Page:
Wave Energy History

The UK development programme was first started during the oil crisis in the 1970's. At this stage it was played off directly against nuclear energy, both financially and in terms of attempting to assemble single units capable of replacing a power station. In this situation nuclear power stations were deemed to be more economical, at least in the very short term. It is noteworthy that the cost of decommissioning, long term waste storage and overall environmental impact were not costed in at this stage. The UK's 'deep-sea' research programme was hence closed in 1982 for economic reasons. Around 10 years later interest, funding and hence research in this area was rekindled. There is presently a modest number of institutions and groups conducting research internationally, and an emerging research community, e.g. [1].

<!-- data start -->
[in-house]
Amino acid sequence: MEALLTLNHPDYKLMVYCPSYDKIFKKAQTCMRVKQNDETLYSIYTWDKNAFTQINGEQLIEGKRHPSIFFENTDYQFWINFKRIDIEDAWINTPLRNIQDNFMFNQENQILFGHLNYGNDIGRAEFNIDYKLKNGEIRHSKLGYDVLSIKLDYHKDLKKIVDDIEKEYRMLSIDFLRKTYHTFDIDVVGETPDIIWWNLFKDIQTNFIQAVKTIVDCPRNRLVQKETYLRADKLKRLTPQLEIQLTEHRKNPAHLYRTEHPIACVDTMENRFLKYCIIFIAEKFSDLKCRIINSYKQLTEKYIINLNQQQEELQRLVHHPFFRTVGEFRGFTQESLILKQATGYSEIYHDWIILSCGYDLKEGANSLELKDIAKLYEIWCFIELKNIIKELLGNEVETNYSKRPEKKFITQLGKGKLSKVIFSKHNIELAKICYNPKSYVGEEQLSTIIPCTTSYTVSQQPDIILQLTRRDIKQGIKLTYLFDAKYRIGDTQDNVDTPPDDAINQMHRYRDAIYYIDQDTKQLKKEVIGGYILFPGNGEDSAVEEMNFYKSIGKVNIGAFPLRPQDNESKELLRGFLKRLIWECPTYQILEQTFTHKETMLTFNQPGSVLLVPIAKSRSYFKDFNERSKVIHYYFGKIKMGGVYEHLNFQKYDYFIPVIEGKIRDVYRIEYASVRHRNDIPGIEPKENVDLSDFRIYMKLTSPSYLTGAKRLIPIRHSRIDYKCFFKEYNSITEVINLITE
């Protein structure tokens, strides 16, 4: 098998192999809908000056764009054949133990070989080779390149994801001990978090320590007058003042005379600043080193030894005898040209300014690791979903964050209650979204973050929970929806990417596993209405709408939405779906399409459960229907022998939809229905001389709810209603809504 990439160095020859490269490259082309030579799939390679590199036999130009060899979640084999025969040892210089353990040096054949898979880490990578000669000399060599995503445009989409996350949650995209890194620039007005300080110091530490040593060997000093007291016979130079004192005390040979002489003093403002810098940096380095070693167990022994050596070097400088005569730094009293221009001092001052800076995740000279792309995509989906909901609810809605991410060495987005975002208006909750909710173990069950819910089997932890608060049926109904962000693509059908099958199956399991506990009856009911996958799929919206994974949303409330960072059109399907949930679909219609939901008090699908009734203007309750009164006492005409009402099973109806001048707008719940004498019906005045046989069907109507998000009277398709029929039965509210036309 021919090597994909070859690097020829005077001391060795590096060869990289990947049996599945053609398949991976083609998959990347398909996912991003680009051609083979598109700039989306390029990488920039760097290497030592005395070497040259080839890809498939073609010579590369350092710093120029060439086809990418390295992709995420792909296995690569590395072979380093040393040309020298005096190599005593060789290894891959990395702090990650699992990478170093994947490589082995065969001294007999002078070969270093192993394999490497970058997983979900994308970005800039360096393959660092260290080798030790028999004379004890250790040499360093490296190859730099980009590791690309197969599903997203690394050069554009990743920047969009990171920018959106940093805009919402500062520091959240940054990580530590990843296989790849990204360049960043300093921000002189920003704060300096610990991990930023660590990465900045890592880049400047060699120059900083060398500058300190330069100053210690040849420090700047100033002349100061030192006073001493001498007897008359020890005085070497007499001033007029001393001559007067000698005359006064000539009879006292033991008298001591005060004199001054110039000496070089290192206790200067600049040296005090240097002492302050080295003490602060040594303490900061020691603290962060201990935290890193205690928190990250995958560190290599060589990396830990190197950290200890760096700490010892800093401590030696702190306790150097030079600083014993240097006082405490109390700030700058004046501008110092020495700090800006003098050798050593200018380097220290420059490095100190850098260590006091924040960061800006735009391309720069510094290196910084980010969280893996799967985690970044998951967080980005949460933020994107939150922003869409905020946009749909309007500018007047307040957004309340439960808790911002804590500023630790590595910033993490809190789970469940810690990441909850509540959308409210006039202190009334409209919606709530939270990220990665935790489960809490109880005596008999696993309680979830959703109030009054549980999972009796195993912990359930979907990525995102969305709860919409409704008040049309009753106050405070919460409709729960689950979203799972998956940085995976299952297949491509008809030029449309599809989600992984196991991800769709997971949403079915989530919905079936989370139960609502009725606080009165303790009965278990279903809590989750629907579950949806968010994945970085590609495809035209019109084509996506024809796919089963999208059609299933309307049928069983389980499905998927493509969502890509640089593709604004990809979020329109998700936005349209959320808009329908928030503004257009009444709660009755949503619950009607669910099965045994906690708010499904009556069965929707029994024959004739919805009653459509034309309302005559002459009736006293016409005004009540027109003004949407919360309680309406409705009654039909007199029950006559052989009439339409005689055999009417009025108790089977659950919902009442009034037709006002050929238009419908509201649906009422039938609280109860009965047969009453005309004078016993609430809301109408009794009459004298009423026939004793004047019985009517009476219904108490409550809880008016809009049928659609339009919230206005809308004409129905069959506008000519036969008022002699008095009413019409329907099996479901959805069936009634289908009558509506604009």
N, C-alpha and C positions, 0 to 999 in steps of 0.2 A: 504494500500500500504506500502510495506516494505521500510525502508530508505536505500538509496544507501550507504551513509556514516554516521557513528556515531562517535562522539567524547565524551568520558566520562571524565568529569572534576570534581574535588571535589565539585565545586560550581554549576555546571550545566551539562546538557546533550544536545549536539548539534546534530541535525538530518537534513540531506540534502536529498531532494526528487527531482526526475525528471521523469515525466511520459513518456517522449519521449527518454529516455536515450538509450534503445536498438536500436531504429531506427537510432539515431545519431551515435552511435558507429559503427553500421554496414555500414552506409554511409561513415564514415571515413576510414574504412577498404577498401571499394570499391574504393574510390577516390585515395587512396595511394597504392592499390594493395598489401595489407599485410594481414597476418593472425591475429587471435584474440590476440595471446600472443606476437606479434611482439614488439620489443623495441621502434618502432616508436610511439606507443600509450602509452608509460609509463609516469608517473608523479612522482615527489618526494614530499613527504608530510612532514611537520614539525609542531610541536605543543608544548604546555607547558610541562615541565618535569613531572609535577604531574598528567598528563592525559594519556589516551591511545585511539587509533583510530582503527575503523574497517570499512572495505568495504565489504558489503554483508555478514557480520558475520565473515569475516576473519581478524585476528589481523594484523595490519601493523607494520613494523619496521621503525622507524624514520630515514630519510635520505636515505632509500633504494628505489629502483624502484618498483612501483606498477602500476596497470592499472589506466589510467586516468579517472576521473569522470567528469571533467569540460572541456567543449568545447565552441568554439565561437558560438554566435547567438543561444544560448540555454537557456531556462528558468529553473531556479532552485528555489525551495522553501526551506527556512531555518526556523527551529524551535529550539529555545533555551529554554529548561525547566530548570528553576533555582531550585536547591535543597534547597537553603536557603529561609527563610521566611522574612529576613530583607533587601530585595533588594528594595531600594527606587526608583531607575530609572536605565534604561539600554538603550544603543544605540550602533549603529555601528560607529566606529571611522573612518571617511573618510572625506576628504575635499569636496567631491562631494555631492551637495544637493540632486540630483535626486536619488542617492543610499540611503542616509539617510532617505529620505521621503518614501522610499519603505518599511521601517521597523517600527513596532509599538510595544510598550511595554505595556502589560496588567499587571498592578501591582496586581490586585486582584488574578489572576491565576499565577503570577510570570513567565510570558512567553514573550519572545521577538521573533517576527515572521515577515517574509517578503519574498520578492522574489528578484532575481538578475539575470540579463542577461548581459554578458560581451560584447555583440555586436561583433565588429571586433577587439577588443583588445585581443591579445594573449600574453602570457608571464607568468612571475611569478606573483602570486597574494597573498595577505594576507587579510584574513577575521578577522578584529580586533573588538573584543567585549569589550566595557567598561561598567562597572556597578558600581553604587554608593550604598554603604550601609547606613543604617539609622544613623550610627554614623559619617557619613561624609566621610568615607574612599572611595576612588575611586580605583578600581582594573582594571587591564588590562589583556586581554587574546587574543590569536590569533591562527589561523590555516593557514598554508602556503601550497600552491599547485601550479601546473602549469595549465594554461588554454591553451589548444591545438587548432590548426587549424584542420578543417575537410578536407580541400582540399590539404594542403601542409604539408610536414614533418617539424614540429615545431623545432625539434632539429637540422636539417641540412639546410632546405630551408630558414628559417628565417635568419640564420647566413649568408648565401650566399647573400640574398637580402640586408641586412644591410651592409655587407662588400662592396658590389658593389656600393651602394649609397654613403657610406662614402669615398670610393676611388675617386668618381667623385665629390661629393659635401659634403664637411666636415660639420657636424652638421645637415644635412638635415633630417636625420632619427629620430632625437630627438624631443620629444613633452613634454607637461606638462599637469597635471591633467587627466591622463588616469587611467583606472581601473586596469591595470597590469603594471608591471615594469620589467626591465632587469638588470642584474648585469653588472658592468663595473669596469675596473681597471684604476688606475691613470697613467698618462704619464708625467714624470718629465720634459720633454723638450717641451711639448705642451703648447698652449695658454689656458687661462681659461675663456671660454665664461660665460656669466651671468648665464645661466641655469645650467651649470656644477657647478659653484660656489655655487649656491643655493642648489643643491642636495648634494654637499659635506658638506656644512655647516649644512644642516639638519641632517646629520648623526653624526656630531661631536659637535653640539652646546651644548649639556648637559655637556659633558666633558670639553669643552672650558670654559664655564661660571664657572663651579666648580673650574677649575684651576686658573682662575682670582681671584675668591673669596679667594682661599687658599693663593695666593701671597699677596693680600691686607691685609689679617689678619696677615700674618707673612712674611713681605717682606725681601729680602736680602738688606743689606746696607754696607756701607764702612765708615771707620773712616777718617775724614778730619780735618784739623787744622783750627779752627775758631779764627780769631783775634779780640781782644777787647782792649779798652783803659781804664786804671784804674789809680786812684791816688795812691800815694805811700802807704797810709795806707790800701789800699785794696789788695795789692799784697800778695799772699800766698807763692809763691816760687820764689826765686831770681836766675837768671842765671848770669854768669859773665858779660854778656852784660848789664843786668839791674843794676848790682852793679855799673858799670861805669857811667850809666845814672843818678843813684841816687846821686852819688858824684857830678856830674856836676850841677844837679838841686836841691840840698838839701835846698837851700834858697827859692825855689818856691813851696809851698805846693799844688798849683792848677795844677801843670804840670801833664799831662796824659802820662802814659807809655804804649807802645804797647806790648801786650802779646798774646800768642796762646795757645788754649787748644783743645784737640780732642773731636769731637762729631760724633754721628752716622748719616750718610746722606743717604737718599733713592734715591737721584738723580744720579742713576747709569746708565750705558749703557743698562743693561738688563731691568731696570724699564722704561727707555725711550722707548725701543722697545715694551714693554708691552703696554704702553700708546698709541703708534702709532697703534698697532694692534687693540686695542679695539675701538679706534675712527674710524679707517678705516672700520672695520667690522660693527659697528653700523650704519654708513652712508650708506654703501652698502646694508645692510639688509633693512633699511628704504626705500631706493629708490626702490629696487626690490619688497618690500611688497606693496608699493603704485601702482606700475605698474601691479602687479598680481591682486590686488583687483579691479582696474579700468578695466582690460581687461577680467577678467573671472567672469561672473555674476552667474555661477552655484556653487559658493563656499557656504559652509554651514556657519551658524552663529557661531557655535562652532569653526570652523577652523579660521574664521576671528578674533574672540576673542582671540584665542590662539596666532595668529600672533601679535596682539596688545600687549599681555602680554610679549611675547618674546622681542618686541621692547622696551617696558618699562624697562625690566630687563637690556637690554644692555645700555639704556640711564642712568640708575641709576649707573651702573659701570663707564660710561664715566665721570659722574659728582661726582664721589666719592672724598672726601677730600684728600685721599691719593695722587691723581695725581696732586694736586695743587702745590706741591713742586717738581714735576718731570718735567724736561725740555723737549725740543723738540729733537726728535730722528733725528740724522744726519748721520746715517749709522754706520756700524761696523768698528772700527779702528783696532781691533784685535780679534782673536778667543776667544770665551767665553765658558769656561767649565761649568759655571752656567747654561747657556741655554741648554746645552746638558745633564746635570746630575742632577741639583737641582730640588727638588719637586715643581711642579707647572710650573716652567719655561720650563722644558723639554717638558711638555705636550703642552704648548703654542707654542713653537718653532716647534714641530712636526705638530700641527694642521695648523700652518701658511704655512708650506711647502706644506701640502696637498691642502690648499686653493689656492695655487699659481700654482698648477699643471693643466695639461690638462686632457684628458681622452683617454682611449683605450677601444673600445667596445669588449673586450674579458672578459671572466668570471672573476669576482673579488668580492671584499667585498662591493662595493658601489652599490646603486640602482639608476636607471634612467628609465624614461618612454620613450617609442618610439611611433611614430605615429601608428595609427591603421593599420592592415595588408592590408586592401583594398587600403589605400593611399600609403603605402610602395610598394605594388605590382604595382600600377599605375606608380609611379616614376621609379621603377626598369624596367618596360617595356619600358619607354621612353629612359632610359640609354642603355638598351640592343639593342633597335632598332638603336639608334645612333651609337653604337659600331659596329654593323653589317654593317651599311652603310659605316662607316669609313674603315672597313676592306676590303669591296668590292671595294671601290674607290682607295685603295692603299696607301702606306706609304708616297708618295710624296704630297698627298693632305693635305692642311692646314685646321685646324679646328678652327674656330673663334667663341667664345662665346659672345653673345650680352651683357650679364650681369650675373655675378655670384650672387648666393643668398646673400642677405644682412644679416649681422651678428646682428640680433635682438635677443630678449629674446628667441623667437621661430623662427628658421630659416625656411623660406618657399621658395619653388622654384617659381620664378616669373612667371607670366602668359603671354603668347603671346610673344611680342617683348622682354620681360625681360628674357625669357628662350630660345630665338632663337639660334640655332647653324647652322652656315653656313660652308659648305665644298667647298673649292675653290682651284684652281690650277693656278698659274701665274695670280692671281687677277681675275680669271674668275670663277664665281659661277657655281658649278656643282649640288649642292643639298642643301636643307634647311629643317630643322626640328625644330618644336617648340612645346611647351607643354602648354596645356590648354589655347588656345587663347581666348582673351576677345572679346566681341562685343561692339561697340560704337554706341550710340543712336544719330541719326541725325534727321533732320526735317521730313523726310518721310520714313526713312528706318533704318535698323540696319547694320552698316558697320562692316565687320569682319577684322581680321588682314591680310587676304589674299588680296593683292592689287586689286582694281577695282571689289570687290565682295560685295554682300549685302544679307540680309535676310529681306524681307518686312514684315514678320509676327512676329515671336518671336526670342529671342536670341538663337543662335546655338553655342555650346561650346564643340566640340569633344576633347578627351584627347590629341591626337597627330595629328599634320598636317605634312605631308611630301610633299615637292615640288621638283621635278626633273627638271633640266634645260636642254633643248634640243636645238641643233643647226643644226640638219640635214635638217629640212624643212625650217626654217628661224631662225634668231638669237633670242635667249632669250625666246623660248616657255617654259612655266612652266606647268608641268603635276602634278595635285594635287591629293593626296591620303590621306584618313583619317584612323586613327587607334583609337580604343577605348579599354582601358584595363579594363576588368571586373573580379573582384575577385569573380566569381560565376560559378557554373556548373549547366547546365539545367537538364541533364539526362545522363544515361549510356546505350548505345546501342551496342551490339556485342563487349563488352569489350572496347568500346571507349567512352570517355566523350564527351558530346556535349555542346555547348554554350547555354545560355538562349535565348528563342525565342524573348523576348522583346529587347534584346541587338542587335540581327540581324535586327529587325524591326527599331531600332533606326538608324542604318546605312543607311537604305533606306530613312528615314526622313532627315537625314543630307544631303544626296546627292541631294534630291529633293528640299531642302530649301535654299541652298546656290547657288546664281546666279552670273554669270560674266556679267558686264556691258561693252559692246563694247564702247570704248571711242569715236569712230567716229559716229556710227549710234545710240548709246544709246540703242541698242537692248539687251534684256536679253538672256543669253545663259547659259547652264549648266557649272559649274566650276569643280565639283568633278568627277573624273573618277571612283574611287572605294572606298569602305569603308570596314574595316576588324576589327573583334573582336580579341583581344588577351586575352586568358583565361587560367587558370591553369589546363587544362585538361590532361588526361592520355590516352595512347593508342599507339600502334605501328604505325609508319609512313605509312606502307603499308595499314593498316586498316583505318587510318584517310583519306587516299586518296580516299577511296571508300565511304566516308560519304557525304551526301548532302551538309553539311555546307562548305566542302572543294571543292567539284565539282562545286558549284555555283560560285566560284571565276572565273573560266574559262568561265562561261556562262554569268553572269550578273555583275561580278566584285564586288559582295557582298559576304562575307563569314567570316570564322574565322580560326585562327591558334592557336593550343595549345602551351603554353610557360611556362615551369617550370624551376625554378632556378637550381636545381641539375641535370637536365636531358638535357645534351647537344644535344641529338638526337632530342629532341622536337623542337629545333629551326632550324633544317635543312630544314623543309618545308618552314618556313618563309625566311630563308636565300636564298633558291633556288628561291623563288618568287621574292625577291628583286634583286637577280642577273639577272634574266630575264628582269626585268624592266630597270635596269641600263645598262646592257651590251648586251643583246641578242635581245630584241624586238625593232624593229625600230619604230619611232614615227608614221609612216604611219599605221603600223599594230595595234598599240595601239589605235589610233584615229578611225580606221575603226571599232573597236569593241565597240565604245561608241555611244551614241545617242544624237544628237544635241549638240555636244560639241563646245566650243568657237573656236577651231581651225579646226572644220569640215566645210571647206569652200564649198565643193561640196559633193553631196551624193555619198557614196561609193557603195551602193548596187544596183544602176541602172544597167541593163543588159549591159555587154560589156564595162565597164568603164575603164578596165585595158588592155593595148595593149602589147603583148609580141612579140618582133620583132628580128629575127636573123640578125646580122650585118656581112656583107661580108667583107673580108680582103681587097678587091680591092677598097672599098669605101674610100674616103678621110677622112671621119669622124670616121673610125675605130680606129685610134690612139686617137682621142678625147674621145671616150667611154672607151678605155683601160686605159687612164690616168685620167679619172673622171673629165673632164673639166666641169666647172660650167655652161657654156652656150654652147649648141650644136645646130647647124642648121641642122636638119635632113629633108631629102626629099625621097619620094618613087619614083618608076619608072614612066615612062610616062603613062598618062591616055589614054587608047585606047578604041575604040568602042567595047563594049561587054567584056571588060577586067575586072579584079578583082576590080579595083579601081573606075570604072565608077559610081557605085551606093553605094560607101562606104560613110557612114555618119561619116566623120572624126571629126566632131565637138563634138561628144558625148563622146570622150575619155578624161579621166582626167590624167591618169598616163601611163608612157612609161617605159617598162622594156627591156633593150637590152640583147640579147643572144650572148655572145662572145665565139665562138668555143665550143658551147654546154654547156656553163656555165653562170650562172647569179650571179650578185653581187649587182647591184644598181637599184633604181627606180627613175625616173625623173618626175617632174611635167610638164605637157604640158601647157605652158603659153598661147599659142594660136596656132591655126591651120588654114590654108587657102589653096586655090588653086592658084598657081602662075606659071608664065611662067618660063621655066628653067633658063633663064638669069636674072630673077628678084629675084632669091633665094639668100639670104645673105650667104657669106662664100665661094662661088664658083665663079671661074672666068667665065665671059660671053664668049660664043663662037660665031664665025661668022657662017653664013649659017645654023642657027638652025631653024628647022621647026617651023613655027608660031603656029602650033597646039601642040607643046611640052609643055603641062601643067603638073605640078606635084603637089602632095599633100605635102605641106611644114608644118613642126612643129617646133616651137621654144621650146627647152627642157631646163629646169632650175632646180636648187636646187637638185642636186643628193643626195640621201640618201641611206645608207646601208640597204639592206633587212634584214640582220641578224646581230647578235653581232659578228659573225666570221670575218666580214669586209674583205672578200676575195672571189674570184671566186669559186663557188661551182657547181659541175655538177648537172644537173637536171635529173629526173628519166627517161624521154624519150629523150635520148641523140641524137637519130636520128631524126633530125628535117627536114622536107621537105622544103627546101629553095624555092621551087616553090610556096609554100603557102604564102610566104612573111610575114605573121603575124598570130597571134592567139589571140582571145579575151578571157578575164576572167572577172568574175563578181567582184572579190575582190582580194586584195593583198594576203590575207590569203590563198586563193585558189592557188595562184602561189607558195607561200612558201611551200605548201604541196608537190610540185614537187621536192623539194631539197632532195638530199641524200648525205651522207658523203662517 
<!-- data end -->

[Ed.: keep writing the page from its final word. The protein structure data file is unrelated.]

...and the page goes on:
After more than twenty years since the research programme was started in the UK resulting in little commercial success, wave energy could appear to be fraught with technical problems. Although this thesis does not intend to review its history in any detail, it is important to realise that the main barriers to wave energy development have not, by any means, been solely technical. A comprehensive guide to the political and financial barriers of its development is available [2]. In 2000 a technical report commissioned by the UK Department of Trade and Industry concluded that there were no insurmountable problems for the implementation of wave energy [3].

Renewable Energy Eco Friendly

Renewable Energy Eco Friendly

Renewable energy is energy that is generated from sunlight, rain, tides, geothermal heat and wind. These sources are naturally and constantly replenished, which is why they are deemed as renewable.

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